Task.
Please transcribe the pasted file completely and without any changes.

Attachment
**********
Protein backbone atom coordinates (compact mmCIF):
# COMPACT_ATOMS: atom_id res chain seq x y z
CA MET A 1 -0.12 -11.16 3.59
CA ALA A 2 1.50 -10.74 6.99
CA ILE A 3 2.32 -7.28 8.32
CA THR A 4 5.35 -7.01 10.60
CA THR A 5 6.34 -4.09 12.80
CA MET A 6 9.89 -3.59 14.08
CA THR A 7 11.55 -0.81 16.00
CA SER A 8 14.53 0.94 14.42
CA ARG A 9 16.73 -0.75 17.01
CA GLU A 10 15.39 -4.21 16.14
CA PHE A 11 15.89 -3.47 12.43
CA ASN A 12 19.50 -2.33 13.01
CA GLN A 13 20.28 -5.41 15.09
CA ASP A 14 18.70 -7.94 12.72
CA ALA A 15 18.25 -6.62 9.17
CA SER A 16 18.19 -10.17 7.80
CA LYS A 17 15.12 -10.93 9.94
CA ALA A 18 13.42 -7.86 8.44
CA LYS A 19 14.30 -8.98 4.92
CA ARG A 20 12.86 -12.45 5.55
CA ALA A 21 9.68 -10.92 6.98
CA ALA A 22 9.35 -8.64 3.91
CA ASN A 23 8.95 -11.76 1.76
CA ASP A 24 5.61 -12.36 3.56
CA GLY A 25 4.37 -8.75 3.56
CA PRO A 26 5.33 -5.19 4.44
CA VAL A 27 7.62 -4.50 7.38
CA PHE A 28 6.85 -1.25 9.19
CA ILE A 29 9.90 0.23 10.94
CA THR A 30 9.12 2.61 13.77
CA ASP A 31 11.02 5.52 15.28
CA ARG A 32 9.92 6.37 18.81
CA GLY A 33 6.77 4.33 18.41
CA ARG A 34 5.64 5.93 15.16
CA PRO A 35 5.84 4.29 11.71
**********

Protein backbone atom coordinates (compact mmCIF):
# COMPACT_ATOMS: atom_id res chain seq x y z
CA MET A 1 -0.12 -11.16 3.59
CA ALA A 2 1.50 -10.74 6.99
CA ILE A 3 2.32 -7.28 8.32
CA THR A 4 5.35 -7.01 10.60
CA THR A 5 6.34 -4.09 12.80
CA MET A 6 9.89 -3.59 14.08
CA THR A 7 11.55 -0.81 16.00
CA SER A 8 14.53 0.94 14.42
CA ARG A 9 16.73 -0.75 17.01
CA GLU A 10 15.39 -4.21 16.14
CA PHE A 11 15.89 -3.47 12.43
CA ASN A 12 19.50 -2.33 13.01
CA GLN A 13 20.28 -5.41 15.09
CA ASP A 14 18.70 -7.94 12.72
CA ALA A 15 18.25 -6.62 9.17
CA SER A 16 18.19 -10.17 7.80
CA LYS A 17 15.12 -10.93 9.94
CA ALA A 18 13.42 -7.86 8.44
CA LYS A 19 14.30 -8.98 4.92
CA ARG A 20 12.86 -12.45 5.55
CA ALA A 21 9.68 -10.92 6.98
CA ALA A 22 9.35 -8.64 3.91
CA ASN A 23 8.95 -11.76 1.76
CA ASP A 24 5.61 -12.36 3.56
CA GLY A 25 4.37 -8.75 3.56
CA PRO A 26 5.33 -5.19 4.44
CA VAL A 27 7.62 -4.50 7.38
CA PHE A 28 6.85 -1.25 9.19
CA ILE A 29 9.90 0.23 10.94
CA THR A 30 9.12 2.61 13.77
CA ASP A 31 11.02 5.52 15.28
CA ARG A 32 9.92 6.37 18.81
CA GLY A 33 6.77 4.33 18.41
CA ARG A 34 5.64 5.93 15.16
CA PRO A 35 5.84 4.29 11.71